We examined whether DHHS, DPC and DTF completed the two mandatory reference checks for external candidates in 2017–18 and 2018–19 and found that compliance varied across the three departments, as shown in Figure B.
Completion of reference checks (external candidates), 1 July 2017 to 30 June 2019
Note: Reference checks that were marked as complete in the selection report, but had no evidence attached were considered as incomplete.
Note: See Appendix B Data analysis methodology for details.
The low compliance rates were likely caused by poor record keeping practices rather than the reference checks not being done. We found that:
- DHHS's and DPC’s selection report templates instruct hiring managers to attach reference checks, but this is not being done consistently.
- DPC instructs hiring managers to keep records of reference checks but does not specify how or where to keep them.
Screening misconduct history
Agencies need accurate information about a candidate's past conduct, including any involvement in misconduct, to make sure they recruit suitable candidates.
We used agencies' misconduct and payroll data to determine whether VPS staff with misconduct histories are being re-employed in the VPS. This involved:
- identifying employees that had been terminated for misconduct or resigned during a misconduct investigation between 1 July 2015 and 30 June 2019
- comparing this to payroll data to determine if they were re-employed in agencies between 1 July 2017 and 30 June 2019.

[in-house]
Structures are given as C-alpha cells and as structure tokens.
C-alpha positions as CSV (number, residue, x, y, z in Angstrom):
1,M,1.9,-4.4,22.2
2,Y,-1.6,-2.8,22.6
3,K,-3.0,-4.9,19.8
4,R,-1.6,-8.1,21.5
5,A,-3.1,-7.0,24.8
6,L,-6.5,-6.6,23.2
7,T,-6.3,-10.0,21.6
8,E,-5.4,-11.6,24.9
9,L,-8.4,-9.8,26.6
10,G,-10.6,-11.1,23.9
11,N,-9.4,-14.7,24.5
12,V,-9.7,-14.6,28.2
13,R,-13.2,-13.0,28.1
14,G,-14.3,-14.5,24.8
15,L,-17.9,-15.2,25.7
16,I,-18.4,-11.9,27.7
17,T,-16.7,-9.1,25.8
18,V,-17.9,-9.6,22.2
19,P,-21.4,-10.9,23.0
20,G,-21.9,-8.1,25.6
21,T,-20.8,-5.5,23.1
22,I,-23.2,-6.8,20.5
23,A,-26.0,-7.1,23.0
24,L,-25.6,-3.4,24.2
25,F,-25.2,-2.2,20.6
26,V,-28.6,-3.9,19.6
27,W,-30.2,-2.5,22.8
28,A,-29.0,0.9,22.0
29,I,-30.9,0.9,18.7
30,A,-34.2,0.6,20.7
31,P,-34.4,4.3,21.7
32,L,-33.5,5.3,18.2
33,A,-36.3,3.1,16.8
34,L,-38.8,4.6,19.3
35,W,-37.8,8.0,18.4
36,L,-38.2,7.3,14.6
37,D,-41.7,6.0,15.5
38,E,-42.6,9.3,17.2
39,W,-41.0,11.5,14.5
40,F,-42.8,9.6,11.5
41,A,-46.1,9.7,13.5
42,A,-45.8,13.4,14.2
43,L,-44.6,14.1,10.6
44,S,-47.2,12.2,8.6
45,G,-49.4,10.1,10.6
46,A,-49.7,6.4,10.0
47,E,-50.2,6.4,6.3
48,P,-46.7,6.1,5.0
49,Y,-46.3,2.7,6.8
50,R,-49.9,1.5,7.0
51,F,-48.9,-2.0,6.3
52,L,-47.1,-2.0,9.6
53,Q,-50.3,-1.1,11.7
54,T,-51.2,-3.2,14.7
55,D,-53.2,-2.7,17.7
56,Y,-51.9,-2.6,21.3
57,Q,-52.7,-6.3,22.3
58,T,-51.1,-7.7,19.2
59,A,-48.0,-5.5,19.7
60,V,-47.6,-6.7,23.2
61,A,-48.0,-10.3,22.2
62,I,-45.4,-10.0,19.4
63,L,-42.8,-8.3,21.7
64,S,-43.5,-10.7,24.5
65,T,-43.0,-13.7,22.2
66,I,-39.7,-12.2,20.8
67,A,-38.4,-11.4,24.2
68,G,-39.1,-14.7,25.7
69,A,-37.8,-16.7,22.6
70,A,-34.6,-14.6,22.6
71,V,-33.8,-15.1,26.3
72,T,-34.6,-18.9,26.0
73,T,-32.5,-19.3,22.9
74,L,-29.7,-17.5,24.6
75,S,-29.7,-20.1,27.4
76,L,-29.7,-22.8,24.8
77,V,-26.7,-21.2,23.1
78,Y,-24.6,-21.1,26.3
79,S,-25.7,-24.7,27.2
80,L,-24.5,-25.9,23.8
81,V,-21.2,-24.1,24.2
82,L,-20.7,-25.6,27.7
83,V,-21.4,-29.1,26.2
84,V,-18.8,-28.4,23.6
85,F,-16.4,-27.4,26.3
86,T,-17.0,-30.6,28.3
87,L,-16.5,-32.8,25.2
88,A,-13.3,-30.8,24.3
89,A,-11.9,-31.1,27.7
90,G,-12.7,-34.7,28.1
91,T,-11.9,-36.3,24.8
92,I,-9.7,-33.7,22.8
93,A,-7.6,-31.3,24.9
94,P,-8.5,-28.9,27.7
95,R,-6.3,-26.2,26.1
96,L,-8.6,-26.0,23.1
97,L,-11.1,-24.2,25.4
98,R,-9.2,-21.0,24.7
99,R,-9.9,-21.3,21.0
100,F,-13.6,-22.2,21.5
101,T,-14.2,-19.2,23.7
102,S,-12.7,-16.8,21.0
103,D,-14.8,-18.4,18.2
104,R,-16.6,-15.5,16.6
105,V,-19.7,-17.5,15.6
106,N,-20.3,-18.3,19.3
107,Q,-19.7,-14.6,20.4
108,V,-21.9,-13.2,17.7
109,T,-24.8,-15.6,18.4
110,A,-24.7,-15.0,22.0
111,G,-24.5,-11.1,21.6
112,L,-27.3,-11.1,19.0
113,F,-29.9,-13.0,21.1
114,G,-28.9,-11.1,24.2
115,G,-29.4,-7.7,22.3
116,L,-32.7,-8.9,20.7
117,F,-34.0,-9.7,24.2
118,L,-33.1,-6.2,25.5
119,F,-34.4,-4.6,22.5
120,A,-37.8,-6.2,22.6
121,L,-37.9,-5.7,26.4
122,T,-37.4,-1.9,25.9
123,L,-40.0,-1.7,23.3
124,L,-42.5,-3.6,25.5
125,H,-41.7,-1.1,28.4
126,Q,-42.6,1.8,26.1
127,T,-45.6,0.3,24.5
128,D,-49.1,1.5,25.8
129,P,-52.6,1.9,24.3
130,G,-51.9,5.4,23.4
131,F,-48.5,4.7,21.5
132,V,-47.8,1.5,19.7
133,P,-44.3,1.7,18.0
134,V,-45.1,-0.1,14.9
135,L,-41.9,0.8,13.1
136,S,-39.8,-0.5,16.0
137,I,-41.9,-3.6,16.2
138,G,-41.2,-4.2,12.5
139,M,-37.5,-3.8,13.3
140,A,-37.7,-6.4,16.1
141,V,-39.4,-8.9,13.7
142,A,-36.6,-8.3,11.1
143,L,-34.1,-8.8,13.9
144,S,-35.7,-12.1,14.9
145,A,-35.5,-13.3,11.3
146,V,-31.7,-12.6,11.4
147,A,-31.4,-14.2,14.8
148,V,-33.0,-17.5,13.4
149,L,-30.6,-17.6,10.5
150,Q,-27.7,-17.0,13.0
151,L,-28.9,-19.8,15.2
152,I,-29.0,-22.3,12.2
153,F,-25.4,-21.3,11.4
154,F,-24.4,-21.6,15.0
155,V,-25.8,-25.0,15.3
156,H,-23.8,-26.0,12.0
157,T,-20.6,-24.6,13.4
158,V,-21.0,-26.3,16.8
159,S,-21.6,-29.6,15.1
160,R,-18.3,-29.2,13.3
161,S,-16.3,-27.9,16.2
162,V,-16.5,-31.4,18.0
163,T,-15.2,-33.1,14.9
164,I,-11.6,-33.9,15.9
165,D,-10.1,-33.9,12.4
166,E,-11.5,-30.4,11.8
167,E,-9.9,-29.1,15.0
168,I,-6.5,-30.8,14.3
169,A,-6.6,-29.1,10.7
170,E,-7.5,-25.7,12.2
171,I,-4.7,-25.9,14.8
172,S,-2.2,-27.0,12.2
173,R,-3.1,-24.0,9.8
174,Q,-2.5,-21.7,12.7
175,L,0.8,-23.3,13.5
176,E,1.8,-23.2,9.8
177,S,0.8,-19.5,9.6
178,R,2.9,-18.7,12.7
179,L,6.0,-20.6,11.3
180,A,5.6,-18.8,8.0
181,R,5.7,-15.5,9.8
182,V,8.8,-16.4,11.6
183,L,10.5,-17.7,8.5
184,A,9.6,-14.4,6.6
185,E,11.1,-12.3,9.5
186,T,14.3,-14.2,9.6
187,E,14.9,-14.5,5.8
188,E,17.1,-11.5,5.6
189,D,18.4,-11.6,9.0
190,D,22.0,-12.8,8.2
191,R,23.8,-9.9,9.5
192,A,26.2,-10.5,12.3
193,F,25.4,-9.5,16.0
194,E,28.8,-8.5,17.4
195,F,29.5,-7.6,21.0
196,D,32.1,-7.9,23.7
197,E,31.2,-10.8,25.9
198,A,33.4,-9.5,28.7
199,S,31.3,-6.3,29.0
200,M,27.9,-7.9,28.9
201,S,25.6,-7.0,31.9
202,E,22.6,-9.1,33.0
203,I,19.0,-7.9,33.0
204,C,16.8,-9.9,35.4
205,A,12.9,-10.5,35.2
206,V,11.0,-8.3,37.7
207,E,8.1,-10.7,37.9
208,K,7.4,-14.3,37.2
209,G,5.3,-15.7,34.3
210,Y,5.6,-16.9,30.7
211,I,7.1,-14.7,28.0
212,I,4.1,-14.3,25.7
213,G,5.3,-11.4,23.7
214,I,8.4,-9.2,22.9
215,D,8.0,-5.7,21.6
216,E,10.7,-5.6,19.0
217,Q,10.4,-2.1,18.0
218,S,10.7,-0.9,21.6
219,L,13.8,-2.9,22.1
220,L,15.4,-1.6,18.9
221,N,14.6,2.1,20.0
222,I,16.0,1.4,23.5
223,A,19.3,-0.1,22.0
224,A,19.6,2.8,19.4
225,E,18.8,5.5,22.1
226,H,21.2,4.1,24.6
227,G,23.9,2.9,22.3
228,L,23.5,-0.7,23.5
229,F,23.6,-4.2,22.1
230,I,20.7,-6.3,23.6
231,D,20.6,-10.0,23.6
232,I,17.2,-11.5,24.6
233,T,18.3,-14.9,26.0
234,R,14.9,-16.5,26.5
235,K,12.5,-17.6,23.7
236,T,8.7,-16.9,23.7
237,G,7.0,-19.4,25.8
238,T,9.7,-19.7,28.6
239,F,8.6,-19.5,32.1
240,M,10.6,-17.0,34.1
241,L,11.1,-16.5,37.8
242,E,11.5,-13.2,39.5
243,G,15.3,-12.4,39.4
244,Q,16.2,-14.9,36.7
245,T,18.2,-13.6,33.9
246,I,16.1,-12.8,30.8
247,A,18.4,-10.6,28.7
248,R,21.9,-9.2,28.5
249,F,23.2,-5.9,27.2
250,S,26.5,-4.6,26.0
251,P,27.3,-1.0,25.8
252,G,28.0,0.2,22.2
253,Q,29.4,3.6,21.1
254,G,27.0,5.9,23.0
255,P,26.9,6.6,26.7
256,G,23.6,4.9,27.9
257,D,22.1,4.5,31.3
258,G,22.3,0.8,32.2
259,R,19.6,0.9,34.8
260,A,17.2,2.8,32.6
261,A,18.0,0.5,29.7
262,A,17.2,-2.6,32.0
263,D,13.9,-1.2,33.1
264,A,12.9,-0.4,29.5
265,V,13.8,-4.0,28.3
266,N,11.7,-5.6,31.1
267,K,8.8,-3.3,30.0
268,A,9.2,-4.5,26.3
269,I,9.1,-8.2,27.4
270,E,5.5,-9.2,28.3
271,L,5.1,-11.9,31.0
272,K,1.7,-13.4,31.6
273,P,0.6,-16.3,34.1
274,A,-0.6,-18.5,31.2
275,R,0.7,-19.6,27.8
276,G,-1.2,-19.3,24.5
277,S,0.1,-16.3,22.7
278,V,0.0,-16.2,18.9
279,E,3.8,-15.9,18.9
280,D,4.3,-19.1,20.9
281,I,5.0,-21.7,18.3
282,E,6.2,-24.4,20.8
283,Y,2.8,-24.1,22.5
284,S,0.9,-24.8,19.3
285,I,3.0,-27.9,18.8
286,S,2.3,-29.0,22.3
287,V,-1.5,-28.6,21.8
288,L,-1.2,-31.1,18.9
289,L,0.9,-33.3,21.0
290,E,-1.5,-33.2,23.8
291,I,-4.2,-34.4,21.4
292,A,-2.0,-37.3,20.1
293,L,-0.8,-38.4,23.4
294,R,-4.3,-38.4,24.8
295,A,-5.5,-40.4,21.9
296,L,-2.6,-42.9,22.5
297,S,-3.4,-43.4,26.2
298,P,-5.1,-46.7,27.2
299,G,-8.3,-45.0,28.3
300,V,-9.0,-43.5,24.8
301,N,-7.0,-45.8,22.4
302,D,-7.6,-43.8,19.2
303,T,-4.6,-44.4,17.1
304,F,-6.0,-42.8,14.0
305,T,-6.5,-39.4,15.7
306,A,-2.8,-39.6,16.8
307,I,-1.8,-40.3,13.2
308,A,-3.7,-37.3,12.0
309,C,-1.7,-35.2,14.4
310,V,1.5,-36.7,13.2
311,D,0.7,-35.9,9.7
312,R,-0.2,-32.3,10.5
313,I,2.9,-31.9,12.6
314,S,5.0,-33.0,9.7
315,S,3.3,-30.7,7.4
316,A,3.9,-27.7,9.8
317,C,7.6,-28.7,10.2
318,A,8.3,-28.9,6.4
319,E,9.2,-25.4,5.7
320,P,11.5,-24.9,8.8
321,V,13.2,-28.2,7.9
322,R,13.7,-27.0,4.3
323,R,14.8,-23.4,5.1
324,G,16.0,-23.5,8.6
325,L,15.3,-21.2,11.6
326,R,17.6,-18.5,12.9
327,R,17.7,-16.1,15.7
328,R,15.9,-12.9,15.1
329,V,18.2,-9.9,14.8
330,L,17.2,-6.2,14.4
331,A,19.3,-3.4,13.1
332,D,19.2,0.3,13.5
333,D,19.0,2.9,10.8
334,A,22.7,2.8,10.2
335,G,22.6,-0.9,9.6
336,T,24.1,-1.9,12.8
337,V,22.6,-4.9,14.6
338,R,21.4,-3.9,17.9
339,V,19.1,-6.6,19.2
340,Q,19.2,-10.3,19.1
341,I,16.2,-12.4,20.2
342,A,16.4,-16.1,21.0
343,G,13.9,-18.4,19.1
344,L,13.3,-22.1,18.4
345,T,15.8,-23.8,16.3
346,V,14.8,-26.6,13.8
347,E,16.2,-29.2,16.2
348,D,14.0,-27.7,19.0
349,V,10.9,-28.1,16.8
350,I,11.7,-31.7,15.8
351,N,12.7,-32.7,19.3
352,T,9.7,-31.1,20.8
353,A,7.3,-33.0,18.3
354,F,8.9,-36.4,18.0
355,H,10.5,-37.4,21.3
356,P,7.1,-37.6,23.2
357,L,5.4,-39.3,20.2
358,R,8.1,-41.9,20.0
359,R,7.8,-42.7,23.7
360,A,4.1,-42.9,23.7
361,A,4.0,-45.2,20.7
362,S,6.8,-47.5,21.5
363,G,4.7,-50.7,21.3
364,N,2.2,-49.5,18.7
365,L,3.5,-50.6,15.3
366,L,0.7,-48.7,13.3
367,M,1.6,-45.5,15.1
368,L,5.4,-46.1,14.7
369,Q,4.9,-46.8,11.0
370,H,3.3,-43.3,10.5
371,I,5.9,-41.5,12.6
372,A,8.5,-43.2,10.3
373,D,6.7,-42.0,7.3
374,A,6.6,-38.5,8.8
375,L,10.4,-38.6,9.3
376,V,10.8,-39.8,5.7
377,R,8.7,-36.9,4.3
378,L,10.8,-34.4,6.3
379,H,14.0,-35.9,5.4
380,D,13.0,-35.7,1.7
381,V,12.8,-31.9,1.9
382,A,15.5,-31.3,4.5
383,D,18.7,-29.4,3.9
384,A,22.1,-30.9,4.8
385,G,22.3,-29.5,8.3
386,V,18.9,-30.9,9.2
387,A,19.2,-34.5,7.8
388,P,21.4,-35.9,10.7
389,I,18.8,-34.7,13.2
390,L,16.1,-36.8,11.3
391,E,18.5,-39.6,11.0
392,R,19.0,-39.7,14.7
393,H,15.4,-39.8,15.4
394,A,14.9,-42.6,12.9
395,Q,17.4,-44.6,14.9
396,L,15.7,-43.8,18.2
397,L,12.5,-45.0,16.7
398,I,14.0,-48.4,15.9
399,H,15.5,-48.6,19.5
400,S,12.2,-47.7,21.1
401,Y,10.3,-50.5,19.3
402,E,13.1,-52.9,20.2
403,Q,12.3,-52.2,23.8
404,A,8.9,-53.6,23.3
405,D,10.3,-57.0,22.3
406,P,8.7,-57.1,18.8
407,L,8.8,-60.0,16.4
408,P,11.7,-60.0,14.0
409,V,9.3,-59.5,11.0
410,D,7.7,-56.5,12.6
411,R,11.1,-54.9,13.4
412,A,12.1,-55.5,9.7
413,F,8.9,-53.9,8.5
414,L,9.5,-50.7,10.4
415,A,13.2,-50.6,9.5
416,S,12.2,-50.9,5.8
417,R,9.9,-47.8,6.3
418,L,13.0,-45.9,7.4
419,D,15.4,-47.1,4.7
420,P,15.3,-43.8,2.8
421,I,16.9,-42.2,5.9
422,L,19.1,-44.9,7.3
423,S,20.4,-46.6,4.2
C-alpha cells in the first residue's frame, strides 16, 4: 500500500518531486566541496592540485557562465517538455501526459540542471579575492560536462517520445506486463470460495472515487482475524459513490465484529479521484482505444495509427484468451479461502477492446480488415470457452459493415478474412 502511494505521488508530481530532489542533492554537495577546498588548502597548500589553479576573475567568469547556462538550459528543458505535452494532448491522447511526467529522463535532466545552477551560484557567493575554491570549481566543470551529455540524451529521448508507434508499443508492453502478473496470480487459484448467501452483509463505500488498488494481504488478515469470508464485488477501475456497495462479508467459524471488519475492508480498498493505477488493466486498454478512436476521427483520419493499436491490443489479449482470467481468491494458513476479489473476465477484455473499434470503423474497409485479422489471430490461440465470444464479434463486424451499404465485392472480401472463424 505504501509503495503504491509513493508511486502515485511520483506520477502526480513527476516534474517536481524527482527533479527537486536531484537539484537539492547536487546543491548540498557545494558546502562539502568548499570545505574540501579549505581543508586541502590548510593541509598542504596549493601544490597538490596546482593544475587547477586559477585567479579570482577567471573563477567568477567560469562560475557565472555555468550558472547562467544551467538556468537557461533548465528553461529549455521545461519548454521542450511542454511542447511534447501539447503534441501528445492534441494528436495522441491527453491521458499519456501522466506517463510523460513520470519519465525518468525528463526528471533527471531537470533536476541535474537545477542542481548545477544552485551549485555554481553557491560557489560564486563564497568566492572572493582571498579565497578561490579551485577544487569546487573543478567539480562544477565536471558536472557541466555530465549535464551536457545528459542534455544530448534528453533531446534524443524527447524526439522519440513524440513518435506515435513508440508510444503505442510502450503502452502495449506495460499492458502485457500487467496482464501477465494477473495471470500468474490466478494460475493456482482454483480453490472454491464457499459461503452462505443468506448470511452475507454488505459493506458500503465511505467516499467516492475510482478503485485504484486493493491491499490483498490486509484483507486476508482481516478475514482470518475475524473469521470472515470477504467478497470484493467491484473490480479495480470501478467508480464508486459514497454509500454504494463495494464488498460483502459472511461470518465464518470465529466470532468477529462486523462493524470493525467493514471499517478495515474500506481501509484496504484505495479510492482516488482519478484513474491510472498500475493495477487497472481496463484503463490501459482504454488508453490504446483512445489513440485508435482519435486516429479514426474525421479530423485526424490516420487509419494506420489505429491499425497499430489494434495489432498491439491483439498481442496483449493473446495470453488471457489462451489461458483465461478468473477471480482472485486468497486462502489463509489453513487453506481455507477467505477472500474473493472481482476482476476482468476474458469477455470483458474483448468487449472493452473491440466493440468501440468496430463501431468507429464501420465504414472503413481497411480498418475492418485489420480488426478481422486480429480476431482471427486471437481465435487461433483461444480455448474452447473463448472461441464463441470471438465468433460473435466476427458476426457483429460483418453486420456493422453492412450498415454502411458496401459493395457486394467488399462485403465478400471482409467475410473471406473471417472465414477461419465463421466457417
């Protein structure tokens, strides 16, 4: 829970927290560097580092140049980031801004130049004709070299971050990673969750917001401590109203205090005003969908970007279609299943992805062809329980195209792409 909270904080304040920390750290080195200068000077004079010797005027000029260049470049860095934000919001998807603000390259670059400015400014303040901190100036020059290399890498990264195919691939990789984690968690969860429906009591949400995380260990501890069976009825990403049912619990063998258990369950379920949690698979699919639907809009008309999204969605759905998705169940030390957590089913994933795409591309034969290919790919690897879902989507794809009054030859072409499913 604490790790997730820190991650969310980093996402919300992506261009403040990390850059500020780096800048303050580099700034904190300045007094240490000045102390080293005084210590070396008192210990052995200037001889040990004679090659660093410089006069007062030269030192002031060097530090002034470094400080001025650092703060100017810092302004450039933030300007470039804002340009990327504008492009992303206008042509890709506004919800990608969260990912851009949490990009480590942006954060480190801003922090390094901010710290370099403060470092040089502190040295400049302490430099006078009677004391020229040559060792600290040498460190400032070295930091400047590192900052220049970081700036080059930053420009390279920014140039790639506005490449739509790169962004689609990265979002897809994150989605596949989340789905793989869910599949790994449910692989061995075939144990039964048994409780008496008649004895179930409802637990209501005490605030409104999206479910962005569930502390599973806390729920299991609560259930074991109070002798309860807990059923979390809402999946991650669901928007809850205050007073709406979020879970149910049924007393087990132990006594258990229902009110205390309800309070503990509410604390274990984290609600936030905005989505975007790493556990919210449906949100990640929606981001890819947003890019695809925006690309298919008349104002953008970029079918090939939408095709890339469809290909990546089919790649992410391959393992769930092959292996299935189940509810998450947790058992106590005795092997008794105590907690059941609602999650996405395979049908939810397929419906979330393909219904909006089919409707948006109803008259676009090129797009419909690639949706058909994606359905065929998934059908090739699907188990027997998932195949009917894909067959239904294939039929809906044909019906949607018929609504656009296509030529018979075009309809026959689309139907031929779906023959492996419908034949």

Only 4 per cent (9 of 205) of the VPS employees that were terminated for misconduct, or resigned during a misconduct investigation, were re-employed in the agencies. This indicates that controls are working to minimise the risk of employing candidates with potentially unsuitable misconduct histories.
COI policies and procedures
All agencies have COI policies that acknowledge recruitment as a high-risk activity. However, this had not led to effective recruitment policies and procedures that control the risk of COI.
All agencies, aside from the Department of Environment, Land, Water and Planning (DELWP), DJCS and VPSC, do not have thorough processes to ensure selection panels identify, declare and manage COI during short listing. Rather, they consider COI at the end of the recruitment phase, which is too late. We also found that the level of instruction and training for hiring managers on COI risks during recruitment varies, and in some instances does not exist.
During the audit, DPC and DHHS reviewed and improved their COI processes for recruitment. DPC now requires the selection panel chairperson to document that COI have been declared and managed throughout the recruitment process. DHHS improved its instructions to hiring managers emphasising the requirement to declare COI early in the recruitment process.
Screening contractors and consultants
Government agencies can engage contractors and consultants by using whole of Victorian Government (WoVG) purchasing agreements, or by using their own procurement processes.
Consultants are engaged primarily to provide expert analysis or advice.